I went out on a limb last night and actually bought my very first ever iBook to read on my iPad. I have always been very against the notion of e-books, and iPads and Kindles. The only reason I even have an iPad is because I got it ridiculously cheap, so it would have been stupid not to get it. But I promised myself I would never buy an e-book or cancel my daily delivery of the paper version of the New York Times to get the digital edition instead. I love real newspapers and real books. I love the smell of them, and I love the feel of them. I love walking into somebody’s house, and seeing books everywhere. I love being able to get a sense of that person’s personality and interests from the books on their shelves. An iPad makes all of the above impossible. E-books are so fucking unromantic!
Nonetheless, I think I am about to cancel my delivery of the New York Times (except for the Sunday edition – there is no way I am reading that on an iPad!) in favour of the digital edition. I am getting tired of having to clear up all the old newspapers every week. It’s an added chore that obsessive/perfectionistic me just does not need.
Speaking of perfectionism, the iBook I bought last night was “Too Perfect: When Being in Control Gets Out of Control” by Allen Malinger and Jeannette Dewyze. I decided that I can handle buying the e-book version of self-help books because, let’s face it, I don’t exactly need people to come into my house and see my embarrassingly extensive library of self-help books. I’m quite happy to hide those away on my iPad, thank you very much.
Yesterday I wrote about how I want a guarantee that working the SLAA steps and meditation will “cure” me, and that I’m afraid to start doing either of those in case they don’t. I thought that sentiment was interesting in the light of the following paragraph from “Too Perfect”:
Unfortunately, obsessives, perhaps more than any other group of patients, have a need to believe that there is a specific and clear answer to every question; an ambiguous, conflict-free solution to every problem. In therapy, obsessive patients often believe at some level that I have the answers, and that if only they give me enough accurate information I’ll eventually be able to produce a sort of prescription for happiness, detailing exactly what needs to be done – something they might follow as one would a road map. Usually they are disappointed to learn the truth: that the pathway to positive change is anything but clear, especially in the beginning.
Wow. That describes me to a T. I’ve had countless therapists over the years, and yet I’ve never really felt that I got anything out of therapy. I think that this was probably because I was expecting each therapist to give me a detailed roadmap to that place called “Happiness”, and I was frustrated when they couldn’t. I don’t think it’s a question of laziness, of not wanting to do the work that SLAA step work and meditation require. Rather, I’m just very uncomfortable with ambiguity and stepping into the unknown. When I was taking my seven-week long Zen meditation class, I was the happiest I’ve been in a long time because I liked turning up at a set time and having a teacher teach me about Buddhism and meditation within a specific timeframe. This was nice, and neat, and tidy. And then the class was over, and, well, I was still interested in Zen and Buddhism, but now it was no longer contained in a classroom, but this was this huge, scary field that I would now have to explore all on my own. Where to start? What to read? How to get “better” at meditation?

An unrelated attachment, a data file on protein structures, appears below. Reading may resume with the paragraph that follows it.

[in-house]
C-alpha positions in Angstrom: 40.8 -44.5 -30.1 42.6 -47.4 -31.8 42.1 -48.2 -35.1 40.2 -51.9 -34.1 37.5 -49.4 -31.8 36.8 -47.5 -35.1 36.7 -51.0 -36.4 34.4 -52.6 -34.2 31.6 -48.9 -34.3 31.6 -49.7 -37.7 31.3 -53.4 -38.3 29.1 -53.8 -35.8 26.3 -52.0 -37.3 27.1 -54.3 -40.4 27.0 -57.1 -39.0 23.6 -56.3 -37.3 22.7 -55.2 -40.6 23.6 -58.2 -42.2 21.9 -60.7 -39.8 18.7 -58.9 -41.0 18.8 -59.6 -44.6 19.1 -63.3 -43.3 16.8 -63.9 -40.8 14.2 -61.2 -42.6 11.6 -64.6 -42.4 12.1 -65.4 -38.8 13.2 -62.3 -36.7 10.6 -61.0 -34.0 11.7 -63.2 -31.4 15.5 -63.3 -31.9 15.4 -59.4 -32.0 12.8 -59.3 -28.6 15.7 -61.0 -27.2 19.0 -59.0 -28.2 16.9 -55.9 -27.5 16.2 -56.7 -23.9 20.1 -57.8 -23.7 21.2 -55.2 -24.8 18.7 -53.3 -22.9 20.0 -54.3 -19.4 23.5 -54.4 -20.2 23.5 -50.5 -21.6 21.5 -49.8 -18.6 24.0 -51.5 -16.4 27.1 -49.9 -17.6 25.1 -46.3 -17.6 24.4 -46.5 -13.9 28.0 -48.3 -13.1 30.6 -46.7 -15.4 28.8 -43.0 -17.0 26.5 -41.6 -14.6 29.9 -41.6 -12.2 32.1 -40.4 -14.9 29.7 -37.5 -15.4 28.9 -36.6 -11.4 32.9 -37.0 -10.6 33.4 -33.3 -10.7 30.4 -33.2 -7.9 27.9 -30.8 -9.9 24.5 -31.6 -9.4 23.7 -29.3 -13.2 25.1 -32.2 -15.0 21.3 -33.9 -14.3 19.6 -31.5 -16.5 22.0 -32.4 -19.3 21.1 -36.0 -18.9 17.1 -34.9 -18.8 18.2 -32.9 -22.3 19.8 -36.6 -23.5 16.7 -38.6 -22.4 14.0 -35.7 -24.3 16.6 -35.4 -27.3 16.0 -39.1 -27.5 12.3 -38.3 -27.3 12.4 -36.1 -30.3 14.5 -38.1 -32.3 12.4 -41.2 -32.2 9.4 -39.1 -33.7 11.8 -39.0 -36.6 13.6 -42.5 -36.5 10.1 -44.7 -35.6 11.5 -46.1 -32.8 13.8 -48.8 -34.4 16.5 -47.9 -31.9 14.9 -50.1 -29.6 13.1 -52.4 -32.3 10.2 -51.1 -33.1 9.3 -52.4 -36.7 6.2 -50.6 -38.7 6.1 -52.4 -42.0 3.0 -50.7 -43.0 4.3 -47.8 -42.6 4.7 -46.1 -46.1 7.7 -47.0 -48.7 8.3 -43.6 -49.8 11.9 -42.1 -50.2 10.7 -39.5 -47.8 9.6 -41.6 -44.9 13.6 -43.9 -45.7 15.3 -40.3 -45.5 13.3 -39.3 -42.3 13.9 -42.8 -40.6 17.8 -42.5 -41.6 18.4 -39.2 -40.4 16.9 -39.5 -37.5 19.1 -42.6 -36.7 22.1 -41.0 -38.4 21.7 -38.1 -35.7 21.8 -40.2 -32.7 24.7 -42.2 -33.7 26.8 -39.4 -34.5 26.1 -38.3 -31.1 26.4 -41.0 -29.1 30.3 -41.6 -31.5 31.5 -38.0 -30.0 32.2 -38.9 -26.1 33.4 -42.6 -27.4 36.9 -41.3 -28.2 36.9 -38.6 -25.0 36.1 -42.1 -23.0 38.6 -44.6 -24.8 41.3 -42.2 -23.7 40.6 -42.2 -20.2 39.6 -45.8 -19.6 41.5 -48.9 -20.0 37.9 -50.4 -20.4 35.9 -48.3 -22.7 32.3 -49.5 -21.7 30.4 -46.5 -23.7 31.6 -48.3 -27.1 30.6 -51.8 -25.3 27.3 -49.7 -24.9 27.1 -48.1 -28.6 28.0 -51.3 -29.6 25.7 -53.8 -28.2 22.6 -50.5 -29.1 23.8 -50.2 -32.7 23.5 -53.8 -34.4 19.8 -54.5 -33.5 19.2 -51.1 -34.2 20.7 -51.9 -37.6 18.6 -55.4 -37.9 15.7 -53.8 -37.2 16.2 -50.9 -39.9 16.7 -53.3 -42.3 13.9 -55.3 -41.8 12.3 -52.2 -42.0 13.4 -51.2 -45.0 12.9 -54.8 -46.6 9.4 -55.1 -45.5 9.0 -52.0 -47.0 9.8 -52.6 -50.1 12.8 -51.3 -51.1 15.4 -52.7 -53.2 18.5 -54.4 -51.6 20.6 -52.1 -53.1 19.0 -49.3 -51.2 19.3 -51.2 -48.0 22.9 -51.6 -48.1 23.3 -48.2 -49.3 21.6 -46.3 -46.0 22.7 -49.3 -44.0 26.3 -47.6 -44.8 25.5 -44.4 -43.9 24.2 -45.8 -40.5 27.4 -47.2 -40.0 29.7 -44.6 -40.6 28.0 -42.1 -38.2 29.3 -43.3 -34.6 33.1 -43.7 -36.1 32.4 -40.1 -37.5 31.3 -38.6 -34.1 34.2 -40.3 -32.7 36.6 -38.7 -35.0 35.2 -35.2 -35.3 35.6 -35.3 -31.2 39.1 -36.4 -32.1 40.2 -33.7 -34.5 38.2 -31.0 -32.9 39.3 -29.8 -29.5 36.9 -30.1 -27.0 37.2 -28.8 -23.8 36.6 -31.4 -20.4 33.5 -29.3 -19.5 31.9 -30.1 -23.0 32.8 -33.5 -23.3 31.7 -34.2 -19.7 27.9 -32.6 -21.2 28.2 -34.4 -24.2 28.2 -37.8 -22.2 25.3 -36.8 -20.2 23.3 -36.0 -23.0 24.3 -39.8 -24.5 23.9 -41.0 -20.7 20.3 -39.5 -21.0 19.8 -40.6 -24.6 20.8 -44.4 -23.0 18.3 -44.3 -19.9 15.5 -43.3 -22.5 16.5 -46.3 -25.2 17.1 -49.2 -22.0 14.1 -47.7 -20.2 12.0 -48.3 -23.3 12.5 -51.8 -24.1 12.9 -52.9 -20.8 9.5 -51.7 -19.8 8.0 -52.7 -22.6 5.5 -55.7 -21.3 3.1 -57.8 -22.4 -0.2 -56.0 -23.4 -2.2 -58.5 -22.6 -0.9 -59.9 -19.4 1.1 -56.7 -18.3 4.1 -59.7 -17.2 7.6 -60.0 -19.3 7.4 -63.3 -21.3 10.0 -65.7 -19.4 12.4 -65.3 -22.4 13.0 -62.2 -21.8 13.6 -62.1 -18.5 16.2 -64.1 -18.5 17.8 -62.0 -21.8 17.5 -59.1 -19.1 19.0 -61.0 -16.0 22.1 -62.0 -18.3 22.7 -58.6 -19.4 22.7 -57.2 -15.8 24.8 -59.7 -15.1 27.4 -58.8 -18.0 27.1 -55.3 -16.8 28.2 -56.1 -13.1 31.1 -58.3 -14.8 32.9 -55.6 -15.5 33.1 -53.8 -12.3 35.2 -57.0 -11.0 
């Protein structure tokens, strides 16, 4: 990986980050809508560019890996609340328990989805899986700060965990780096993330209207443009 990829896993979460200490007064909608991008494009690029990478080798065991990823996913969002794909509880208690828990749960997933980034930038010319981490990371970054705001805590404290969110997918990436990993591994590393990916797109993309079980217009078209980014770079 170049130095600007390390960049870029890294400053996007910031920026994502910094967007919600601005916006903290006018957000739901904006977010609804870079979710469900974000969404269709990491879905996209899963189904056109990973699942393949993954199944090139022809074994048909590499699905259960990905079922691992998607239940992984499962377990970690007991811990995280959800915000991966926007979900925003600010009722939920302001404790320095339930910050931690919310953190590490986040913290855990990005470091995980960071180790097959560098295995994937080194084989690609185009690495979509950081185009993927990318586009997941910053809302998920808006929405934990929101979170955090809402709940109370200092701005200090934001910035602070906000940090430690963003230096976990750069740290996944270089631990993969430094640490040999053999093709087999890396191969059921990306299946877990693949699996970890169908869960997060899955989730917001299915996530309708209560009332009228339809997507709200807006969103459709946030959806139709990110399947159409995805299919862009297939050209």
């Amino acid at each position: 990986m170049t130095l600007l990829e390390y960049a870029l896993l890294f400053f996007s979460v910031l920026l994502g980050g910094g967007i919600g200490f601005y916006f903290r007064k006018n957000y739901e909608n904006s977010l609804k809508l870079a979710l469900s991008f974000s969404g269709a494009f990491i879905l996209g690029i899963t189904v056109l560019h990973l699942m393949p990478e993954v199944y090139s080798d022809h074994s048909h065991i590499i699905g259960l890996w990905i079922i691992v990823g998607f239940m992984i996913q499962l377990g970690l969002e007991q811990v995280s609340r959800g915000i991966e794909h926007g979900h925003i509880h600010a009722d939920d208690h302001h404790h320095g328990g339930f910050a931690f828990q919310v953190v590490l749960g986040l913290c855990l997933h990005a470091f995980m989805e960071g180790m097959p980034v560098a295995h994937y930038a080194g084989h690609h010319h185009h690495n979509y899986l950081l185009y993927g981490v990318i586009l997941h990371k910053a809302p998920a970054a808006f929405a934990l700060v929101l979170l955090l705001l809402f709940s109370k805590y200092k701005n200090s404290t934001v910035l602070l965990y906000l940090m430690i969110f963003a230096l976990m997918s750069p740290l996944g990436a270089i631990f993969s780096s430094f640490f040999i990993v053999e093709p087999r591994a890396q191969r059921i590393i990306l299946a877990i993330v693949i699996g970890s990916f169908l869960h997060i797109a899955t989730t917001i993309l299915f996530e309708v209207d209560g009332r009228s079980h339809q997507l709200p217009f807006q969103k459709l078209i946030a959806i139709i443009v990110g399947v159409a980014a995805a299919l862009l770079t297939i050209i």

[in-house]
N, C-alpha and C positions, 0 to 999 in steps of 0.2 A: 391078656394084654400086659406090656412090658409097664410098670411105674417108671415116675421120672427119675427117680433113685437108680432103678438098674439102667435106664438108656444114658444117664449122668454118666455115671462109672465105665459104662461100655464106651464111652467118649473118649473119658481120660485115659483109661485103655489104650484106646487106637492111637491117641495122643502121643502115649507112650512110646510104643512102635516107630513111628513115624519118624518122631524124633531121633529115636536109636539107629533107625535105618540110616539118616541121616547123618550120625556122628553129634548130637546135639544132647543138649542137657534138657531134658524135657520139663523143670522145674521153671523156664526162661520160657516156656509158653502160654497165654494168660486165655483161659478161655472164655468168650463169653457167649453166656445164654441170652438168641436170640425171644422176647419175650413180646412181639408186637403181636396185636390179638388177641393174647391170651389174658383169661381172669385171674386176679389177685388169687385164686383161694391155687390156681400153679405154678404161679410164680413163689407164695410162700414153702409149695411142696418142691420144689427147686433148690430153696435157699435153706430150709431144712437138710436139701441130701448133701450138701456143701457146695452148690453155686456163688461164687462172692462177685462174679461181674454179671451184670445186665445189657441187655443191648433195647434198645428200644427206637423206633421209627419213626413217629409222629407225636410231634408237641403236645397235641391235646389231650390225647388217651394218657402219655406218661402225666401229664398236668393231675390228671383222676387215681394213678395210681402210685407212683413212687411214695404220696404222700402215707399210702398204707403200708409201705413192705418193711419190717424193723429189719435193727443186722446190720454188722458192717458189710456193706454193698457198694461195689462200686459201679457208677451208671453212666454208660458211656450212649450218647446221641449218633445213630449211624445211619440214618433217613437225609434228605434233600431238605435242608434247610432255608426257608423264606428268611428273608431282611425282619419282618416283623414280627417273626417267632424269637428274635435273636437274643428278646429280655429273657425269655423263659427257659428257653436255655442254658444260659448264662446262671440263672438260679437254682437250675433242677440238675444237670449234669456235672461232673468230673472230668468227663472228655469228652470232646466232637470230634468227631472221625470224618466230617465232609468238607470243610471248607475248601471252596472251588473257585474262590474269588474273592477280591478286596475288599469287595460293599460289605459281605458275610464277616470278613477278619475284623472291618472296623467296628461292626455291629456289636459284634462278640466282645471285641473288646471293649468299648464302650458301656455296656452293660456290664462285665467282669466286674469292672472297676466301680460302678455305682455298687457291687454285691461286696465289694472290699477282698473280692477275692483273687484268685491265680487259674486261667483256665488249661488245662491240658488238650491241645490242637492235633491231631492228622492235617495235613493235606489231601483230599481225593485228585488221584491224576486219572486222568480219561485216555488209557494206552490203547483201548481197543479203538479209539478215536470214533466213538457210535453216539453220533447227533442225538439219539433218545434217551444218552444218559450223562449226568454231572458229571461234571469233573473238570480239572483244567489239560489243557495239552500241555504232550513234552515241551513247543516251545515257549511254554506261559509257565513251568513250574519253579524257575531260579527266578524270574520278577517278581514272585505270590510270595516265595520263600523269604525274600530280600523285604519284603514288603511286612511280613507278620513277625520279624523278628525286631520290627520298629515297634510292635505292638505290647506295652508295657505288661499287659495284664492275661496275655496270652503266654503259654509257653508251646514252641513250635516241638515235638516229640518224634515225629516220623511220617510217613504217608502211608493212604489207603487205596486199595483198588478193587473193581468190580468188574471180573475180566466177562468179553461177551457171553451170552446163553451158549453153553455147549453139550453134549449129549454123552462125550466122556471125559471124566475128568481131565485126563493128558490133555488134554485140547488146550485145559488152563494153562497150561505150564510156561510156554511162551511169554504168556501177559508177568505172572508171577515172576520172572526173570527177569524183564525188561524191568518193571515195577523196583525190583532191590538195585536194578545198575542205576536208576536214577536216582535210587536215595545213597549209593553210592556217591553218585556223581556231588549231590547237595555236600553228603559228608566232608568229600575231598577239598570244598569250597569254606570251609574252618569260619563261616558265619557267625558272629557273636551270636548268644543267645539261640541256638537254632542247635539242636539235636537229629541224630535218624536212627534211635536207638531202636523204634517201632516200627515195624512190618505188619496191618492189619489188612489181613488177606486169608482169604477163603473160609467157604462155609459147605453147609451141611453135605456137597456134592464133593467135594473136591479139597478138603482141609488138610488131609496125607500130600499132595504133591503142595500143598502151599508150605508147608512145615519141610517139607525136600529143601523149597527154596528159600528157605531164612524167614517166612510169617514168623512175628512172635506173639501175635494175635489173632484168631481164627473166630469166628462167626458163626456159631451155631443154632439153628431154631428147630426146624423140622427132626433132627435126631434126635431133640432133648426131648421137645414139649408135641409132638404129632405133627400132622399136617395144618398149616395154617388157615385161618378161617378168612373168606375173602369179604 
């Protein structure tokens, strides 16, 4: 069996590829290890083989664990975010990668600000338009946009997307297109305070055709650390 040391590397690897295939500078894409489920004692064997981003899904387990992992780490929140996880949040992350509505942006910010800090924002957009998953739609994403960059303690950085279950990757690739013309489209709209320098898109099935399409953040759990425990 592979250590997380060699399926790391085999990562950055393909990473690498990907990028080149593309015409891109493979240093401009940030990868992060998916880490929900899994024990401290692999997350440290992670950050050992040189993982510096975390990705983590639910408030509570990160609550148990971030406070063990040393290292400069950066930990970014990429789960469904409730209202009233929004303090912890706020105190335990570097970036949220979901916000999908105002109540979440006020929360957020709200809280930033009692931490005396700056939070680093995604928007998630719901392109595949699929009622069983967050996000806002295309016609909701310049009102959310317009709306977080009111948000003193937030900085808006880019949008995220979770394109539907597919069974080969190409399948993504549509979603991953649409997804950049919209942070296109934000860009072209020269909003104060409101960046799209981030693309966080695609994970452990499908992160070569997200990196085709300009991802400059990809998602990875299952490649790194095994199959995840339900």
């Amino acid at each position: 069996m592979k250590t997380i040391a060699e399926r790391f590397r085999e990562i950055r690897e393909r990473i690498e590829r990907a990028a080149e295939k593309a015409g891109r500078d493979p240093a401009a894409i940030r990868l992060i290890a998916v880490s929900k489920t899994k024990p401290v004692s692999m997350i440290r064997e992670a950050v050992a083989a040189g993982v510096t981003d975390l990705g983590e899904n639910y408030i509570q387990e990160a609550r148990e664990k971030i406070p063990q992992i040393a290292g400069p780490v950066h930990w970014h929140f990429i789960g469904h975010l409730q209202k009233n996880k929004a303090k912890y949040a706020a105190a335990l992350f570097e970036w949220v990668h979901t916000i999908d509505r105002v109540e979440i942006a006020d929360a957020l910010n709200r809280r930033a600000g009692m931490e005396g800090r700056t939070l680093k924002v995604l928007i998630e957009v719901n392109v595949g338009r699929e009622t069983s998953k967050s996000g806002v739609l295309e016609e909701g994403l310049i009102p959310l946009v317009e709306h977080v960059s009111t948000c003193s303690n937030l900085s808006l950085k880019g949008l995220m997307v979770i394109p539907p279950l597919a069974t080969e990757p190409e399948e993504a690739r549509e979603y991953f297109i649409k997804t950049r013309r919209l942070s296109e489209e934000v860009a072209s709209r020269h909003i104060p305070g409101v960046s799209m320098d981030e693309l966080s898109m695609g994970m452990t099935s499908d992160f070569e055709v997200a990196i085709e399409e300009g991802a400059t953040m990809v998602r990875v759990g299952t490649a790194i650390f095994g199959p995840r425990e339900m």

It’s the same thing with the SLAA steps, although I must admit that I do love the fact that there are steps. How terribly organized and efficient! I know that everybody should work through the steps at their own pace, but, oh, how I wish that there was some sort of timeline, and some sort of “prize” at the end of every step e.g. You will complete Step One in one month by doing (a), (b) and (c) and, upon graduation, you will never again be attracted to unavailable douchebags.
I’ve always wondered how I could be such a successful undergraduate student (4.0 GPA) and yet have my life falls to pieces after graduation. Given what I’ve just written, it should be no surprise at all that this happened. I was a very good school girl. I was very good at being told what to do, and knowing exactly what was going to happen once I did it. Life was structured and clear. I’m not going to say that I was happy (I still struggled with procrastination and perfectionism back then) but things were far more in control because I had a lot more time, and far fewer responsibilities, so I was able to cover up my issues more easily.
I decided to go to graduate school because I desperately wanted to lead that nice, structured, schoolgirl life again, but, by that point, I was nearly twenty-seven, and I knew deep-down that wasn’t what I truly wanted, so the whole thing was a disaster. I procrastinated all the way through my Master’s, and only graduated by the skin of my teeth.
And what do I want? I want to be me. Just me. I don’t think that this rigid person, obsessed with structure and perfection, is really me. I want to be free – free to relax and enjoy life. And I want to write and sing, not because I “should” or because I want “glory” and “success” but because I enjoy these things so much, and they’re fun. Yes, “fun!”. That word that so many people in my family have absolutely no understanding of, thanks to you Mr. John Knox, you fucking cunt.
I’m crying right now but I’m also kinda happy because reading that paragraph above from “Too Perfect” was a bit of an eye-opener. It showed me once and for all that I am just going to have to deal with the ambiguity of meditation and SLAA (and, um, life in general) and just accept that there’s no ready-made, fast, “cure” for what ails me.